Recitation of poetry is deeply regarded for expressing your true feelings. It has been observed that Urdu poets in the past used to say poetry that depicts the social, cultural surroundings of their era. Last Updated on Sunday, October 14 2018 ... Read more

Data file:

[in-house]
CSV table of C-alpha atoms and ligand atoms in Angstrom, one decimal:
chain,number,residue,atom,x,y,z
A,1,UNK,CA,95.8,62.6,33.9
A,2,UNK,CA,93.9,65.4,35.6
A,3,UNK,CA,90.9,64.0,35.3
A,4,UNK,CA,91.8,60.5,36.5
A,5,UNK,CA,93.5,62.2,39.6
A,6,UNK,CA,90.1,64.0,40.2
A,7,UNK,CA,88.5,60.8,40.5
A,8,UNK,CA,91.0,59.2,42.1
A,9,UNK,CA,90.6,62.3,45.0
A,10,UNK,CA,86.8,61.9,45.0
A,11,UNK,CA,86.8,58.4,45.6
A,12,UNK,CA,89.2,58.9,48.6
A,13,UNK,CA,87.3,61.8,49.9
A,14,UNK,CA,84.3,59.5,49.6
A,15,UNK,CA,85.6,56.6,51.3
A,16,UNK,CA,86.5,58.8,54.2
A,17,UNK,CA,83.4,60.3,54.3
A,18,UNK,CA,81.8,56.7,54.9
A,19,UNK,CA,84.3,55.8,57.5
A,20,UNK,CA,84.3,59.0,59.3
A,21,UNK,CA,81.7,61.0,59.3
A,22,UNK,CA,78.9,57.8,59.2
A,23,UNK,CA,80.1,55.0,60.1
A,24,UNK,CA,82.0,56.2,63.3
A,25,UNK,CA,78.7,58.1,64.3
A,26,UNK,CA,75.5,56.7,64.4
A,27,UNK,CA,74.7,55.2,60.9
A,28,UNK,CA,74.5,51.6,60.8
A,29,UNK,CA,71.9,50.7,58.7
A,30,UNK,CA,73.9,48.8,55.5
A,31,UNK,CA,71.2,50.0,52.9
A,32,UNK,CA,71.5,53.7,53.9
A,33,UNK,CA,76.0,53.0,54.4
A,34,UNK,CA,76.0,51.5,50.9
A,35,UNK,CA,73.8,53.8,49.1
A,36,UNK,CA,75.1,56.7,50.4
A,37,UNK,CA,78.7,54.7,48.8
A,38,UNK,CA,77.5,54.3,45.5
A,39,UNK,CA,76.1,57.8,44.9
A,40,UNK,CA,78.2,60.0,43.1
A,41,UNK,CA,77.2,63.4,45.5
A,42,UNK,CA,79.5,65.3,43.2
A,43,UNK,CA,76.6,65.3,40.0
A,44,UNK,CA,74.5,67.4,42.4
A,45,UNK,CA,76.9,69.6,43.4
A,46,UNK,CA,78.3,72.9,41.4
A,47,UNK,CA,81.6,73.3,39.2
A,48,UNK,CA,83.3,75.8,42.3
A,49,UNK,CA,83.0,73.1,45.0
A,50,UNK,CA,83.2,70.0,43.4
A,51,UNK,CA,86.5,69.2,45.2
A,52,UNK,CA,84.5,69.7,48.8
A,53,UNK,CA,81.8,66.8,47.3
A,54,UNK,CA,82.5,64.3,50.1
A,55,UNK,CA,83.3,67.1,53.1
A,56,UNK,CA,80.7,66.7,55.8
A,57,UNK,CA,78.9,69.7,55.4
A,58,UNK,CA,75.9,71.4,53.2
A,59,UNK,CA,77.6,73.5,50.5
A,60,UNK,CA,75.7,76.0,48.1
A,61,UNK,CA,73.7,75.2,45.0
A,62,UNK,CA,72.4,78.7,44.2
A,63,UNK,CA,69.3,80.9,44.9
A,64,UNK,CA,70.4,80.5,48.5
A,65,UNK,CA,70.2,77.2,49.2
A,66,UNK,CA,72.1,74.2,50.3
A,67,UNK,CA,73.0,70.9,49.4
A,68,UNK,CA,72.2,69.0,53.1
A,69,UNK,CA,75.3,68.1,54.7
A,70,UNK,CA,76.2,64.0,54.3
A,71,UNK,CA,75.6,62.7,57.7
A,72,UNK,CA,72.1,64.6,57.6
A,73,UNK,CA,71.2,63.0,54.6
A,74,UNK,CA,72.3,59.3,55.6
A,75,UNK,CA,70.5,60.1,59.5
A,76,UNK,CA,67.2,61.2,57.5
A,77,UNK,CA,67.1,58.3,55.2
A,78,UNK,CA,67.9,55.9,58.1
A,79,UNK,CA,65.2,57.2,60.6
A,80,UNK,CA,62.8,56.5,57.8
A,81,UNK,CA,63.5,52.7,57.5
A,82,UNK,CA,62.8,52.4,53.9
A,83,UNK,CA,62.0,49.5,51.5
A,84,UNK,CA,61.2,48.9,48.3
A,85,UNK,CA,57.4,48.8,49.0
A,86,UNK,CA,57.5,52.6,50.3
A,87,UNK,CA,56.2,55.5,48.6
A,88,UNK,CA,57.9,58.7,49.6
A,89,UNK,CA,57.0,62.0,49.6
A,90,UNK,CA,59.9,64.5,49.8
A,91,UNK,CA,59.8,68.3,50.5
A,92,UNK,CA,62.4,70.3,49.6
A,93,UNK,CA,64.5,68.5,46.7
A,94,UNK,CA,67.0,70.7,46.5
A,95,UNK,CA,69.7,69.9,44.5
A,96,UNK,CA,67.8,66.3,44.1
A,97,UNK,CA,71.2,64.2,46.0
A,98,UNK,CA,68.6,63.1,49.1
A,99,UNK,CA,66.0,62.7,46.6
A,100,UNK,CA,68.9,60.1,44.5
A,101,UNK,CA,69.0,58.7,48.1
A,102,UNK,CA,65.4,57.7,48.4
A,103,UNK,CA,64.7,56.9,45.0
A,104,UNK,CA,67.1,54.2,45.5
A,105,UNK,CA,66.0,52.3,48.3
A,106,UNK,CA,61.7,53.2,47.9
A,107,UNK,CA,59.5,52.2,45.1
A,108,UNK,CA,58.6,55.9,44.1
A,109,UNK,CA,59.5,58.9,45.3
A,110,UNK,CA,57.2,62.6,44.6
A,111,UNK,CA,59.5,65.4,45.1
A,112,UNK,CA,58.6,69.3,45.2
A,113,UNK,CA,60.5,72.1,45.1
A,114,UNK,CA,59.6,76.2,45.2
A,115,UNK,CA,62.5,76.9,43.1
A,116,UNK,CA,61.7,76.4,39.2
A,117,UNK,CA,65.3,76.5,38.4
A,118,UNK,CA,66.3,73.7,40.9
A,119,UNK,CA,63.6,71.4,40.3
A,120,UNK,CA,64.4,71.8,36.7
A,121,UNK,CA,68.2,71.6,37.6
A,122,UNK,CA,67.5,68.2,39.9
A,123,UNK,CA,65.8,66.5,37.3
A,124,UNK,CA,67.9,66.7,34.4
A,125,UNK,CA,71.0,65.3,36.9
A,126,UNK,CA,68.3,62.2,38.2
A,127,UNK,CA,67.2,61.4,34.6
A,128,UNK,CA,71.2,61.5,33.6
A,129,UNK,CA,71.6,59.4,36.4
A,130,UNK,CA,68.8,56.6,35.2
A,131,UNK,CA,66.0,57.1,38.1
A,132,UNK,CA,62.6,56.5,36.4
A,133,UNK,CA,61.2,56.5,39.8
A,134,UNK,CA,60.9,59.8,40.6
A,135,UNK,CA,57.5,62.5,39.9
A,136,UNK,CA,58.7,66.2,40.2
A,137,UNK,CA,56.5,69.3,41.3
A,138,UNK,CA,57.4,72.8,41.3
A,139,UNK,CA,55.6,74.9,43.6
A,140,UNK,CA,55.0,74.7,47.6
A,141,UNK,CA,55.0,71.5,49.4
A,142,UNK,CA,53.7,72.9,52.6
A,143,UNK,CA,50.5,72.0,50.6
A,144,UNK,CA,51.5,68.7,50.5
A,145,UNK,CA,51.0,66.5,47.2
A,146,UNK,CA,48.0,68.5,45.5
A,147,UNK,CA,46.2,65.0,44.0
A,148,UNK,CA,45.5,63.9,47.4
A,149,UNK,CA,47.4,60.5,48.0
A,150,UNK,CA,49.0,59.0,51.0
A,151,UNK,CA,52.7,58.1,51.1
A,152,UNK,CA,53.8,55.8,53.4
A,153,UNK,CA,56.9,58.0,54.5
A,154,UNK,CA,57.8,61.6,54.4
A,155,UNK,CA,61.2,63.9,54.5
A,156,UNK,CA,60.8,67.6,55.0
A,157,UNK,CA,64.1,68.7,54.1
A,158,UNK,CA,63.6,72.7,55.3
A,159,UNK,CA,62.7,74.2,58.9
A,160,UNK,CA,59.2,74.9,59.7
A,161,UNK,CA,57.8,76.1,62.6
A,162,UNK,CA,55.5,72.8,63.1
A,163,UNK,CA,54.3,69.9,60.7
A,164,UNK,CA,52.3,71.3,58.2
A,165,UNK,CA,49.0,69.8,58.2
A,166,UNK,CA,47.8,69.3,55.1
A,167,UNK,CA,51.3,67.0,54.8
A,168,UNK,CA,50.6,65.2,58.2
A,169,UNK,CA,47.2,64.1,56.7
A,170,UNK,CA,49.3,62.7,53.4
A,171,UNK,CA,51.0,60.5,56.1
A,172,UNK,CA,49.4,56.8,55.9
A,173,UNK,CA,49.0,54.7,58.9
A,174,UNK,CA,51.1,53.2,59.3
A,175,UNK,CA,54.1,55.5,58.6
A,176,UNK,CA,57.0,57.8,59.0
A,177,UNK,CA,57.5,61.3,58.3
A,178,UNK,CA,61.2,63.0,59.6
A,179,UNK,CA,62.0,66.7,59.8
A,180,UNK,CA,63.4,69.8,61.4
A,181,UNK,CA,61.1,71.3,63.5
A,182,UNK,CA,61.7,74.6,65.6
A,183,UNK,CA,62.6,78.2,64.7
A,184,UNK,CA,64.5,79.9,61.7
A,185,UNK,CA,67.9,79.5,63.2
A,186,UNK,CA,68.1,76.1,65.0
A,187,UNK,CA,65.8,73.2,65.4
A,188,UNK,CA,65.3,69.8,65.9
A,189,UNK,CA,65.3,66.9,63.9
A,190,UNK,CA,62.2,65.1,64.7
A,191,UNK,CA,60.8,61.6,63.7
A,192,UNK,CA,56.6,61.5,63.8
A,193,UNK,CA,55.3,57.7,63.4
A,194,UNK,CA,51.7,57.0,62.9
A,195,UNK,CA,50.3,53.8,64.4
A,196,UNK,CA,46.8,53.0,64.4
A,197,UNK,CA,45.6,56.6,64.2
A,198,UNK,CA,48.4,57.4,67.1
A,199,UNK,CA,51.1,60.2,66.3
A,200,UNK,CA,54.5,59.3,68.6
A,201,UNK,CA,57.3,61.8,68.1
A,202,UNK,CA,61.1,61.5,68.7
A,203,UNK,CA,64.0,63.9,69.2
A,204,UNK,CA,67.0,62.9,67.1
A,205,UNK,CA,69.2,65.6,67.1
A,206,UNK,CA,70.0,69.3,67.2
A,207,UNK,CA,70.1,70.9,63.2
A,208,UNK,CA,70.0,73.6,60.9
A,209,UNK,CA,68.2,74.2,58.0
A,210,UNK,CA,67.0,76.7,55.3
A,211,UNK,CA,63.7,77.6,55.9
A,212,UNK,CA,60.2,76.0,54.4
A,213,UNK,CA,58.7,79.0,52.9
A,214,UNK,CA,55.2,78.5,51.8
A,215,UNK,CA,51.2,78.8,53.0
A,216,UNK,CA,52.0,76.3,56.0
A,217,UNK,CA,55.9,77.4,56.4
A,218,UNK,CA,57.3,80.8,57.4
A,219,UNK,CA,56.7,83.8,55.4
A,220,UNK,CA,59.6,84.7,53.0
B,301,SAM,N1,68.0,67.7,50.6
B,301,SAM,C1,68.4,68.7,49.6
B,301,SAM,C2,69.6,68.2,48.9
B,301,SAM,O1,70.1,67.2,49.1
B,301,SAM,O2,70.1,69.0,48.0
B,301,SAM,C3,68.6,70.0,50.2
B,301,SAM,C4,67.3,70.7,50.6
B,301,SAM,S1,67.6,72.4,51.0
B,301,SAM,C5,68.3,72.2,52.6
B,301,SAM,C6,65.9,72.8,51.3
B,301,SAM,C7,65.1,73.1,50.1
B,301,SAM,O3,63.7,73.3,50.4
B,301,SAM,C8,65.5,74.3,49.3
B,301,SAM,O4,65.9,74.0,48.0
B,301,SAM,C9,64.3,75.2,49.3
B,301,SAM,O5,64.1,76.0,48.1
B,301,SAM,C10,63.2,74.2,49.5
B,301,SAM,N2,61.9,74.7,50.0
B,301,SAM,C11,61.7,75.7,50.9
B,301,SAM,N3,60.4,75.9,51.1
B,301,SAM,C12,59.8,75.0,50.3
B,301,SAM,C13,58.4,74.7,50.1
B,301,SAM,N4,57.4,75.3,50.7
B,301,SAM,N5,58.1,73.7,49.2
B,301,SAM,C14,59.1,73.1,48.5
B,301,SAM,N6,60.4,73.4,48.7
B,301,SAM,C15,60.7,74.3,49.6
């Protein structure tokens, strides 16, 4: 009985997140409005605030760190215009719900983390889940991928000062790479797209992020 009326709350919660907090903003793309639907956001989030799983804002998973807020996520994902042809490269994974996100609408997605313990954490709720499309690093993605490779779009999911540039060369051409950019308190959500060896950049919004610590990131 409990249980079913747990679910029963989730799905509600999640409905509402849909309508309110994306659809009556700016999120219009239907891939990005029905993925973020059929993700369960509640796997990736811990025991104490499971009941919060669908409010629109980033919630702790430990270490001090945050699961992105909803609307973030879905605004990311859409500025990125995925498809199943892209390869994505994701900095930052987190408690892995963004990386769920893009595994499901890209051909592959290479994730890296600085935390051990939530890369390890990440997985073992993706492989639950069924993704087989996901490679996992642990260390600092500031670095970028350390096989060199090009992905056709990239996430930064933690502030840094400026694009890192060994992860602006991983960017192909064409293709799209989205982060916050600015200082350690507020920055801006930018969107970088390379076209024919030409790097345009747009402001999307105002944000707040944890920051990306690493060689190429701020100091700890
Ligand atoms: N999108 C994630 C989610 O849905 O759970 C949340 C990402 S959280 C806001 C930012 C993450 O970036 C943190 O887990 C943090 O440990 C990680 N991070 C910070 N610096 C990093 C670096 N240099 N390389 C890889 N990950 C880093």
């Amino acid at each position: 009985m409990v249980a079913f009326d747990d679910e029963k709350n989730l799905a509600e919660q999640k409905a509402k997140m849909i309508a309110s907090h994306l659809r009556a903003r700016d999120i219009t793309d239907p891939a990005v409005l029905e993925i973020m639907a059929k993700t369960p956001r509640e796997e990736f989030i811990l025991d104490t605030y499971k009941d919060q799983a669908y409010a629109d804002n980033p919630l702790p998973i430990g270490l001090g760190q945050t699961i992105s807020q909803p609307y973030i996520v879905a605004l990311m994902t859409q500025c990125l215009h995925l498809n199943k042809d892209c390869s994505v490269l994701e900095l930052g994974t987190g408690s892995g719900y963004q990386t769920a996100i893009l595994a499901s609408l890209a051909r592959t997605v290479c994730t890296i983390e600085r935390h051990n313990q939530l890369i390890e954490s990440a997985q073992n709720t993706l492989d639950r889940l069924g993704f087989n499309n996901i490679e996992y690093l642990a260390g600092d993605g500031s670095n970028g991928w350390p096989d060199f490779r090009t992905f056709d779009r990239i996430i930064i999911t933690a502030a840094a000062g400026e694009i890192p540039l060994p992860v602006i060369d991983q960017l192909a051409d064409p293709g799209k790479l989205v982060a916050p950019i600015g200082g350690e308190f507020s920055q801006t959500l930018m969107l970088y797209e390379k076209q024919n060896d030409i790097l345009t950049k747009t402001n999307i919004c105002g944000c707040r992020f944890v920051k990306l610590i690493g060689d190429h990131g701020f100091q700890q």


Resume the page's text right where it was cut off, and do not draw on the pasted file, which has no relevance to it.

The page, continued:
I 'There is a Thorn--it looks so old, In truth, you'd find it hard to say How it could ever have been young, It looks so old and grey. Not higher than a two years' child It stands erect, this aged Thorn; No leaves it has, no prickly points; It is a mass of knotted joints, A wretched thing forlorn. It stands erect, and like a stone With lichens is it overgrown. II 'Like rock or stone, it is o'ergrown, With lichens to the very top, And hung with heavy tufts of moss, A melancholy crop: Up from the earth these mosses creep, And this poor Thorn they clasp it round So close, you'd say that they are bent With plain and manifest intent To drag it to the ground; And all have joined in one endeavour To bury this poor Thorn for ever. III 'High on a mountain's highest ridge, Where oft the stormy winter gale Cuts like a scythe, while through the clouds It sweeps from vale to vale; Not five yards from the mountain path, This Thorn you on your left espy; And to the left, three yards beyond, You see a little muddy pond Of water--never dry Though but of compass small, and bare To thirsty suns and parching air. IV 'And, close beside this aged Thorn, There is a fresh and lovely sight, A beauteous heap, a hill of moss, Just half a foot in height. All lovely colours there you see, All colours that were ever seen; And mossy network too is there, As if by hand of lady fair The work had woven been; And cups, the darlings of the eye, So deep is their vermilion dye. V 'Ah me! what lovely tints are there Of olive green and scarlet bright, In spikes, in branches, and in stars, Green, red, and pearly white! This heap of earth o'ergrown with moss, Which close beside the Thorn you see, So fresh in all its beauteous dyes, Is like an infant's grave in size, As like as like can be: But never, never any where, An infant's grave was half so fair. VI 'Now would you see this aged Thorn, This pond, and beauteous hill of moss, You must take care and choose your time The mountain when to cross. For oft there sits between the heap So like an infant's grave in size, And that same pond of which I spoke, A Woman in a scarlet cloak, And to herself she cries, 'Oh misery! oh misery! Oh woe is me! oh misery!' VII 'At all times of the day and night This wretched Woman thither goes; And she is known to every star, And every wind that blows; And there, beside the Thorn, she sits When the blue daylight's in the skies, And when the whirlwind's on the hill, Or frosty air is keen and still, And to herself she cries, 'Oh misery! oh misery! Oh woe is me! oh misery!'' VIII 'Now wherefore, thus, by day and night, In rain, in tempest, and in snow, Thus to the dreary mountain-top Does this poor Woman go? And why sits she beside the Thorn When the blue daylight's in the sky Or when the whirlwind's on the hill, Or frosty air is keen and still, And wherefore does she cry?-- O wherefore? wherefore? tell me why Does she repeat that doleful cry?' IX 'I cannot tell; I wish I could; For the true reason no one knows: But would you gladly view the spot, The spot to which she goes; The hillock like an infant's grave, The pond--and Thorn, so old and grey; Pass by her door--'tis seldom shut-- And, if you see her in her hut-- Then to the spot away! I never heard of such as dare Approach the spot when she is there.' X 'But wherefore to the mountain-top Can this unhappy Woman go? Whatever star is in the skies, Whatever wind may blow?' 'Full twenty years are past and gone Since she (her name is Martha Ray) Gave with a maiden's true good-will Her company to Stephen Hill; And she was blithe and gay, While friends and kindred all approved Of him whom tenderly she loved. XI 'And they had fixed the wedding day, The morning that must wed them both; But Stephen to another Maid Had sworn another oath; And, with this other Maid, to church Unthinking Stephen went-- Poor Martha! on that woeful day A pang of pitiless dismay Into her soul was sent; A fire was kindled in her breast, Which might not burn itself to rest. XII 'They say, full six months after this, While yet the summer leaves were green, She to the mountain-top would go, And there was often seen. What could she seek?--or wish to hide? Her state to any eye was plain; She was with child, and she was mad; Yet often was she sober sad From her exceeding pain. O guilty Father--would that death Had saved him from that breach of faith! XIII Sad case for such a brain to hold Communion with a stirring child! Sad case, as you may think, for one Who had a brain so wild! Last Christmas-eve we talked of this, And grey-haired Wilfred of the glen Held that the unborn infant wrought About its mother's heart, and brought Her senses back again: And, when at last her time drew near, Her looks were calm, her senses clear. XIV 'More know I not, I wish I did, And it should all be told to you; For what became of this poor child No mortal ever knew; Nay--if a child to her was born No earthly tongue could ever tell; And if 'twas born alive or dead, Far less could this with proof be said; But some remember well, That Martha Ray about this time Would up the mountain often climb. XV 'And all that winter, when at night The wind blew from the mountain-peak, 'Twas worth your while, though in the dark, The churchyard path to seek: For many a time and oft were heard Cries coming from the mountain head: Some plainly living voices were; And others, I've heard many swear, Were voices of the dead: I cannot think, whate'er they say, They had to do with Martha Ray. XVI 'But that she goes to this old Thorn, The Thorn which I described to you, And there sits in a scarlet cloak I will be sworn is true. For one day with my telescope, To view the ocean wide and bright, When to this country first I came, Ere I had heard of Martha's name, I climbed the mountain's height:-- A storm came on, and I could see No object higher than my knee. XVII ''Twas mist and rain, and storm and rain: No screen, no fence could I discover; And then the wind! in sooth, it was A wind full ten times over. I looked around, I thought I saw A jutting crag,--and off I ran, Head-foremost, through the driving rain, The shelter of the crag to gain; And, as I am a man, Instead of jutting crag, I found A Woman seated on the ground. XVIII 'I did not speak--I saw her face; Her face!--it was enough for me; I turned about and heard her cry, 'Oh misery! oh misery!' And there she sits, until the moon Through half the clear blue sky will go; And, when the little breezes make The waters of the pond to shake, As all the country know, She shudders, and you hear her cry, 'Oh misery! oh misery!'' XIX 'But what's the Thorn? and what the pond? And what the hill of moss to her? And what the creeping breeze that comes The little pond to stir?' 'I cannot tell; but some will say She hanged her baby on the tree; Some say she drowned it in the pond, Which is a little step beyond: But all and each agree, The little Babe was buried there, Beneath that hill of moss so fair. XX 'I've heard, the moss is spotted red With drops of that poor infant's blood; But kill a new-born infant thus, I do not think she could! Some say, if to the pond you go, And fix on it a steady view, The shadow of a babe you trace, A baby and a baby's face, And that it looks at you; Whene'er you look on it, 'tis plain The baby looks at you again. XXI 'And some had sworn an oath that she Should be to public justice brought; And for the little infant's bones With spades they would have sought. But instantly the hill of moss Before their eyes began to stir! And, for full fifty yards around, The grass--it shook upon the ground! Yet all do still aver The little Babe lies buried there, Beneath that hill of moss so fair. XXII 'I cannot tell how this may be, But plain it is the Thorn is bound With heavy tufts of moss that strive To drag it to the ground; And this I know, full many a time, When she was on the mountain high, By day, and in the silent night, When all the stars shone clear and bright, That I have heard her cry, 'Oh misery! oh misery! Oh woe is me! oh misery!'' William Wordsworth